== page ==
Wednesday, January 17, 2007

Strong in Spite of Themselves

Now is the time for America's Arab allies to whisper advice to Washington, thanks to the resistance in Lebanon, Iraq and Palestine, writes Azmi Bishara

It will take more than a speech at Sde Boker, the Negev kibbutz where Ben Gurion lived until his death, to turn Ehud Olmert into Ben Gurion II. Taking advantage of a ceremony in honour of the first prime minister of Israel in that historic location was little more than a ploy devised by someone given to petty party intrigue. The not-so-historic speech itself succeeded only in treading the well-worn paths of the "empty quarter" of politics.

Olmert's announcement that Israel would be willing to agree to a geographically contiguous Palestinian state on the West Bank is far from original. It was almost a word for word repetition of Sharon's announcement after having received Bush's letter of guarantees, the White House's version of the Balfour Declaration. Of course, what Sharon, Bush and then Olmert meant was that they would agree to a Palestinian state in exchange for the Palestinians relinquishing their demands for the right to return, for Jerusalem as their capital and even for Israel to withdraw to pre-June 1967 borders. But even this comes at a price: the Palestinians have to meet certain conditions in order to prove themselves worthy of an offer they have rejected. What are these conditions? Now we must be getting down to the point which made Olmert make his announcement. The Palestinians must accept the Quartet's conditions: relinquish terrorism, recognise Israel and abide by all previous agreements, even those Israel no longer recognises or never abided by to begin with.

Olmert, and those behind him, are trying to meddle in the Palestinian dialogue over a national unity government. They're churning the curds but in order to understand what kind of cheese they want to produce we need to recall that before this diplomatic offensive they subjected the Palestinians to an economic blockade that ultimately succeeded in forcing an elected government to concede to the need to change itself. So be it. Let there be change as long as it offers the only way out of a crisis that threatened to precipitate civil war. However, the dissolution of the present Palestinian government and its replacement by a national unity government is not exactly what Israel is after. Israel wants to force the Palestinians to accept the conditions of the Quartet and the Palestinian resistance to throw in the towel. To get this it needs the right type of Palestinian government with the right type of popular base.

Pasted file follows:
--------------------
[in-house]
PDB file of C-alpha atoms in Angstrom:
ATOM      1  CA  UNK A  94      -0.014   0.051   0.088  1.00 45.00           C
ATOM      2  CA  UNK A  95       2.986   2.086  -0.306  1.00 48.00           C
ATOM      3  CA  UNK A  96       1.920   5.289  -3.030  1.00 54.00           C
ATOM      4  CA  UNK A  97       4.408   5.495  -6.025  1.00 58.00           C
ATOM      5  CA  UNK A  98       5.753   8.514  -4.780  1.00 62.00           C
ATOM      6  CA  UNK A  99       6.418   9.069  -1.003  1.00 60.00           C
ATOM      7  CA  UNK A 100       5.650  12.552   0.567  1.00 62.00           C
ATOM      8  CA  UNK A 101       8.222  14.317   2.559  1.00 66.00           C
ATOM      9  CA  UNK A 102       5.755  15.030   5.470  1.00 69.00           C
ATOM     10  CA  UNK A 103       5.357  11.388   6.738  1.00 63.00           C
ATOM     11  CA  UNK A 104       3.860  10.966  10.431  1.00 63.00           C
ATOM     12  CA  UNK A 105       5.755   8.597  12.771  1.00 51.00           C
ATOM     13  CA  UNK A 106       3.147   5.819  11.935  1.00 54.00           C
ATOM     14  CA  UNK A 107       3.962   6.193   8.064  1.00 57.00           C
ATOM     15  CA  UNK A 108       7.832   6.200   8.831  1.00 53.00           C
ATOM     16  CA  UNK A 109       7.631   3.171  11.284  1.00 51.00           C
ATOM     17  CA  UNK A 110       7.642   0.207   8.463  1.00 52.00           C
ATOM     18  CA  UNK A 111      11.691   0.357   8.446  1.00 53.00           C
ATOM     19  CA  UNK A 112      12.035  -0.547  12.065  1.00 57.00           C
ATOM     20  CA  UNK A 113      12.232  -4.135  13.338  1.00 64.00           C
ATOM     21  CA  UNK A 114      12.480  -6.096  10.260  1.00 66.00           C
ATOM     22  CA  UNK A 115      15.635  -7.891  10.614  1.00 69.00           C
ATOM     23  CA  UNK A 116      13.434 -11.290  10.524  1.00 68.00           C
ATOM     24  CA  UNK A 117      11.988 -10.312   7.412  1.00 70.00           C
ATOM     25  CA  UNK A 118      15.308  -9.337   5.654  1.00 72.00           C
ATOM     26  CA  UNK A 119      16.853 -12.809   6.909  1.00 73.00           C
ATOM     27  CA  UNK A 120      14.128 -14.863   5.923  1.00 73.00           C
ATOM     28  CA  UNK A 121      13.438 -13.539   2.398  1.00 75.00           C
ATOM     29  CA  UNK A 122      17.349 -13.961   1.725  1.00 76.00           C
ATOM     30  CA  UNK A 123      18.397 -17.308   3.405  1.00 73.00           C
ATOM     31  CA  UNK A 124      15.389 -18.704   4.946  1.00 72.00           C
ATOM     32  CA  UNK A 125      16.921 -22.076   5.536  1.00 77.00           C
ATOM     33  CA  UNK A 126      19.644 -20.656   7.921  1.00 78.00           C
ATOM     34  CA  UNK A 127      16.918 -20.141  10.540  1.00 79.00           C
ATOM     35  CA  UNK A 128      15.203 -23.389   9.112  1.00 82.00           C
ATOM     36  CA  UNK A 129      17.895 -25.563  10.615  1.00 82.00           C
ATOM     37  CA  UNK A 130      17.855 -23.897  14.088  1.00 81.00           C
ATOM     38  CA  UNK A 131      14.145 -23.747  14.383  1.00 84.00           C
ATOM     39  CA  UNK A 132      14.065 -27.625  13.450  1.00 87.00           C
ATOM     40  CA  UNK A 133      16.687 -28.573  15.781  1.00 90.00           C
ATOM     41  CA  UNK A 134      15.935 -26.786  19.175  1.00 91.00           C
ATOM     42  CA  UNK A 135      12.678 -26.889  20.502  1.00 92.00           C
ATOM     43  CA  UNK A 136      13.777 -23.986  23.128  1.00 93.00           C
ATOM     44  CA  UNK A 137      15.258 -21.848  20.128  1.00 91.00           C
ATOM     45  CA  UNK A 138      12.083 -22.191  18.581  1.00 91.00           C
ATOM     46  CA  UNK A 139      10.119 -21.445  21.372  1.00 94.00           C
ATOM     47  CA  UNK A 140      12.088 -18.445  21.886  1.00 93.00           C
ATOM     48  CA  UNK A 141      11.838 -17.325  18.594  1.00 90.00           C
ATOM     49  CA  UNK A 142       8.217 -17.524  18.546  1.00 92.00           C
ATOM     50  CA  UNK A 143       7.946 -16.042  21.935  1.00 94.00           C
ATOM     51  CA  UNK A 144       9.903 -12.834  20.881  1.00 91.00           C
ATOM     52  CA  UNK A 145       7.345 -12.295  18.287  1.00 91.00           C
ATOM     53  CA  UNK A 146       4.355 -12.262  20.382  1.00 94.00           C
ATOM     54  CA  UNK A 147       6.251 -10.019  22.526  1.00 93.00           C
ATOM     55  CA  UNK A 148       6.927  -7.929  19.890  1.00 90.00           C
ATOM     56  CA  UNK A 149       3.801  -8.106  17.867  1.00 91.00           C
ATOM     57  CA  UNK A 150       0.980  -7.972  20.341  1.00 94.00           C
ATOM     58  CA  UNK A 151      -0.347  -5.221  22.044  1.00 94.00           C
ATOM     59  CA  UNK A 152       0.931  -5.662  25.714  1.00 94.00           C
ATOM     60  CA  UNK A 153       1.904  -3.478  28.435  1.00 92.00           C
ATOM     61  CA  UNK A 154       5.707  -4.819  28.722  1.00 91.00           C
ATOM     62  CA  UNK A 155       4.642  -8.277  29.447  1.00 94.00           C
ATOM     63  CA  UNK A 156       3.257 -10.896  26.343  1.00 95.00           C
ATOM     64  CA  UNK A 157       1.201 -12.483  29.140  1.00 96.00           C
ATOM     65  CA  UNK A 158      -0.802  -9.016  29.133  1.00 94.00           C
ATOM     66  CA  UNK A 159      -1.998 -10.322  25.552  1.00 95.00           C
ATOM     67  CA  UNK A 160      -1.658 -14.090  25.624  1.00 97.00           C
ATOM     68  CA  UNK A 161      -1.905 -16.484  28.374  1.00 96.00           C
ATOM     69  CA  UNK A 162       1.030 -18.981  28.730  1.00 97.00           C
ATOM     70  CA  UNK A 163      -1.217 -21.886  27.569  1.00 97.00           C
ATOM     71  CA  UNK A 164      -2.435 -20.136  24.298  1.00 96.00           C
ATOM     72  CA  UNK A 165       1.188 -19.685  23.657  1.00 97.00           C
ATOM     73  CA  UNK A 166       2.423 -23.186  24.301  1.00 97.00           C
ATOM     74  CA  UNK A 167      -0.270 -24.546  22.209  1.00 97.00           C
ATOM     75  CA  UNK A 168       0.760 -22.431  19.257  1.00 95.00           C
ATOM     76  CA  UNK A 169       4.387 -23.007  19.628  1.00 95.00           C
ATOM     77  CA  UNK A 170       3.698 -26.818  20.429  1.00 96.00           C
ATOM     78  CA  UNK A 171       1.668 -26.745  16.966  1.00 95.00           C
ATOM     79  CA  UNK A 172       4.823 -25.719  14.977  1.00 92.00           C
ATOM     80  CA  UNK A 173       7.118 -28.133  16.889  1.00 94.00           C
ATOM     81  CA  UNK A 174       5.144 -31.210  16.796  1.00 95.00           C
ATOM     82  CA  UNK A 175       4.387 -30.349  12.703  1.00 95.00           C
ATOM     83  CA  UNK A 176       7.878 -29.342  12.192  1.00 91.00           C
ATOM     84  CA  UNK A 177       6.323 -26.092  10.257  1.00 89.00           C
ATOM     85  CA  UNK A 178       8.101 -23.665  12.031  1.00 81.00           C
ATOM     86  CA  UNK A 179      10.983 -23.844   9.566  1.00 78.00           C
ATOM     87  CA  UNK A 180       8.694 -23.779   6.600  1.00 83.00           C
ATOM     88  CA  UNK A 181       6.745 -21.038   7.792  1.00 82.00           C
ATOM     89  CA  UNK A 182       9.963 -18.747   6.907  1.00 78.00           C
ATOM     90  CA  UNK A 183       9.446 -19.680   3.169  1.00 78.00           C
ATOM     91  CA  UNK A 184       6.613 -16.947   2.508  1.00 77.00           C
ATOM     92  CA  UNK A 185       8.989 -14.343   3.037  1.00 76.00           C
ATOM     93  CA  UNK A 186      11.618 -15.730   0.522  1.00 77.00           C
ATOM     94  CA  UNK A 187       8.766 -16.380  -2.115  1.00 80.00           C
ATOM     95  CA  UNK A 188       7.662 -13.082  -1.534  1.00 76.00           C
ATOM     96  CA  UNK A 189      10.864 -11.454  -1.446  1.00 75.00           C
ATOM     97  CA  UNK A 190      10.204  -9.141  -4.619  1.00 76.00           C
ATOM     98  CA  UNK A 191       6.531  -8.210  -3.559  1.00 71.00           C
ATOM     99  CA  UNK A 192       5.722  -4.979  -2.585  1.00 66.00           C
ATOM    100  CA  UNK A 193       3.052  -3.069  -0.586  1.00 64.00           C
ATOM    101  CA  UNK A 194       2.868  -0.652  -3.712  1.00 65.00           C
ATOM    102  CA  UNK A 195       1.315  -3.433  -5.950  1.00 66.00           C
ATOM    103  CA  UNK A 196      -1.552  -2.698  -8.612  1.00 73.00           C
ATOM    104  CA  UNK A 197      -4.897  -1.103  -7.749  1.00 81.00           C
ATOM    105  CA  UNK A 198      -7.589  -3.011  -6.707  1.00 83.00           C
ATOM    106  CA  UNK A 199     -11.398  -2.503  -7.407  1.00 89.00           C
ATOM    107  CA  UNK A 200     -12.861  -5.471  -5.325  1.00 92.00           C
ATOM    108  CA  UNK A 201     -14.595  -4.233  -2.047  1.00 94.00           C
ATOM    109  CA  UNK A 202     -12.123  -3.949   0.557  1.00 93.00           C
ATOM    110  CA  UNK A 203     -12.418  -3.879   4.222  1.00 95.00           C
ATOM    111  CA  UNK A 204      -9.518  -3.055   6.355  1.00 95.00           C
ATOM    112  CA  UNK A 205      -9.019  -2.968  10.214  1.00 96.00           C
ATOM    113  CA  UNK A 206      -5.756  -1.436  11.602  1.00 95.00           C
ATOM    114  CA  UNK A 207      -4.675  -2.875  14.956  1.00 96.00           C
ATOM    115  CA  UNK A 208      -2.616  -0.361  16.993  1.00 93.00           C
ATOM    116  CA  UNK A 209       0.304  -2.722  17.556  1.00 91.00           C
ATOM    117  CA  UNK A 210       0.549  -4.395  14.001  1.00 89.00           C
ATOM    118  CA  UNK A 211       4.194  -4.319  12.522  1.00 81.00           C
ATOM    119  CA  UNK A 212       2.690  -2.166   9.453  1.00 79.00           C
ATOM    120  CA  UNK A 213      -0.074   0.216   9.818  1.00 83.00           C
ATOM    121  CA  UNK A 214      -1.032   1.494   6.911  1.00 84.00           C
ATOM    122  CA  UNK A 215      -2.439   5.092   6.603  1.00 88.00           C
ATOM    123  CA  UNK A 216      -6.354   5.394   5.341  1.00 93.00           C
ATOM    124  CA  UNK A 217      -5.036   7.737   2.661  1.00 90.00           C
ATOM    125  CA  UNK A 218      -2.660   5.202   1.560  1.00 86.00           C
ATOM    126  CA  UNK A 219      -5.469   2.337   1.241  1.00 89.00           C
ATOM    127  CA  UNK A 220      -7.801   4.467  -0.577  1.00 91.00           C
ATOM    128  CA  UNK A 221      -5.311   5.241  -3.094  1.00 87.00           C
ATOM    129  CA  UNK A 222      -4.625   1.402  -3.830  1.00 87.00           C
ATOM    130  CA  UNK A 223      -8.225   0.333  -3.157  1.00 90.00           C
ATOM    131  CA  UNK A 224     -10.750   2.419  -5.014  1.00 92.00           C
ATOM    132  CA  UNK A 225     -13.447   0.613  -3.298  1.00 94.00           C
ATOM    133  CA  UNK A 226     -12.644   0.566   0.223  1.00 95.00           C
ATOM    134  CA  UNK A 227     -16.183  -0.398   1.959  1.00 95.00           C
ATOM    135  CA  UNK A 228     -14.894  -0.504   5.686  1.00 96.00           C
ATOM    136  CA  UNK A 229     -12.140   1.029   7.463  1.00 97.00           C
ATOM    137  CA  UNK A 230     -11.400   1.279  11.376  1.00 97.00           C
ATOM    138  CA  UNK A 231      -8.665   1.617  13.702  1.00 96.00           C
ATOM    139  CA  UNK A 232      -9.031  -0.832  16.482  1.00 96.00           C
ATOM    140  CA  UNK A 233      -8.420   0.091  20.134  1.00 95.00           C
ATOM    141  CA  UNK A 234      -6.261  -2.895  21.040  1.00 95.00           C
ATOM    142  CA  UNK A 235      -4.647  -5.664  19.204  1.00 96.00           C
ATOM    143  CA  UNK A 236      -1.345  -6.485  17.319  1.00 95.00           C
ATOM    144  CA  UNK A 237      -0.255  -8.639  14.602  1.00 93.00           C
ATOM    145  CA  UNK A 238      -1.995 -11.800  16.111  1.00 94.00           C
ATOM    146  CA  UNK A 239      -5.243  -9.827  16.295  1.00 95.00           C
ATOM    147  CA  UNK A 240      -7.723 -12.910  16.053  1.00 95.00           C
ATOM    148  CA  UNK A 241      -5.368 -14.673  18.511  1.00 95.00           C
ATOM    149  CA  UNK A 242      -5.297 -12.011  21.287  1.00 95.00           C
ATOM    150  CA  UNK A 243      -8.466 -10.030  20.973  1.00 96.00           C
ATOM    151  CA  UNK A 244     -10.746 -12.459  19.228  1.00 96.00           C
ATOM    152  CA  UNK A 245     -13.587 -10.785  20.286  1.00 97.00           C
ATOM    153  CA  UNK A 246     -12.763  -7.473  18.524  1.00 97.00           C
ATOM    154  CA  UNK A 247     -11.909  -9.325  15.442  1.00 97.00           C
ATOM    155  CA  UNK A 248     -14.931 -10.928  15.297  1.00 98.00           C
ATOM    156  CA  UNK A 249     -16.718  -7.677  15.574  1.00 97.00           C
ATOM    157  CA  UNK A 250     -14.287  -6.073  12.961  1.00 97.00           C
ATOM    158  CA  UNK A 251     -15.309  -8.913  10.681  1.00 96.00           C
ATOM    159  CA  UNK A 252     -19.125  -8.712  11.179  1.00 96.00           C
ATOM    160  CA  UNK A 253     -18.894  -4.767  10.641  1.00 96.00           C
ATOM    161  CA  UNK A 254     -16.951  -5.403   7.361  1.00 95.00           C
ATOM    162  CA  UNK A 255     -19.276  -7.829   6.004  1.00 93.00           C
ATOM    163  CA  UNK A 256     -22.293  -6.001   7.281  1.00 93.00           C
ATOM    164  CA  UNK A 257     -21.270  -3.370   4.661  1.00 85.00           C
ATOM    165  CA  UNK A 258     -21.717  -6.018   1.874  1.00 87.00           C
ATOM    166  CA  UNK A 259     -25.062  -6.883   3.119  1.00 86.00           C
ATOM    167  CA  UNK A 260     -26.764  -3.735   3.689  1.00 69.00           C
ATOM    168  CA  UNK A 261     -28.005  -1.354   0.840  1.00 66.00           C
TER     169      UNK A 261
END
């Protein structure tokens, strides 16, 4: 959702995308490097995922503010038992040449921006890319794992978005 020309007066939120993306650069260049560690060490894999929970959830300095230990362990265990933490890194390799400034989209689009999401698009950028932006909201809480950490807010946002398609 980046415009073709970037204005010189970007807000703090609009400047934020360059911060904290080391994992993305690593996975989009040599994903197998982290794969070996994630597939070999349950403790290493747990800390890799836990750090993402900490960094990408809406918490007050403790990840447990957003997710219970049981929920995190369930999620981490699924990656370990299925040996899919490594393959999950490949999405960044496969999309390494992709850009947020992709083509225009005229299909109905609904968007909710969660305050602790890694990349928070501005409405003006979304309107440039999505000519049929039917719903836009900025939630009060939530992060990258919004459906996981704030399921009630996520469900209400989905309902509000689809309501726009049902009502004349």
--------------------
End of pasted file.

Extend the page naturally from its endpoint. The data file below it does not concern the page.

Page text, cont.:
The Palestinian politicians relying on international pressures on the Hamas government only agreed to the National Concord Charter grudgingly, and as a stopgap. Officially they claimed that while this document may form the basis for a national unity government it cannot form the basis for negotiations with Israel. Still they bowed to popular pressures, driven by the instinctive desire to avert civil war, and signed the charter on the grounds that it would serve as the foundation for domestic change. But what about the blockade, which is what made an elected government agree to change? No progress there. In Palestine they promised Hamas that the blockade would be lifted as soon as the national unity government was formed. Then it transpired that a new national unity government would have to accept the Quartet's conditions. The difference this time is that the debate over these conditions will take place among the members of a government with a different composition. Hunger is a powerful master and food is almost within reach. Hamas, they will say, has been very flexible till now and there is such a small distance between its current position and the Quartet's, so why not accept them? Then if Hamas sticks to its position it will be blamed for jeopardising the national unity government and obstructing the lifting of the blockade.

The national unity government is supposed to be a means to get the blockade lifted and enable the Palestinians to continue to hold out for as long as possible precisely because there is no just solution in sight. To some, however, it is no more than a tool to force Hamas into accepting the Quartet's conditions.

Hamas leaders are clearly aware of this situation and if they hadn't been, Egypt took the trouble to spell it out: Hamas had to take some solid steps towards a compromise with the Europeans and Americans. Until then it was decided to put issues relating to the national unity government on hold pending a clear assurance that the blockade would be lifted once such a government is formed and also pending an agreement over positions and portfolios. In other words, there are now two preconditions for forming a national unity government: receiving an unequivocal promise from some outside power that the blockade will be lifted and agreeing internally to the distribution of ministerial posts.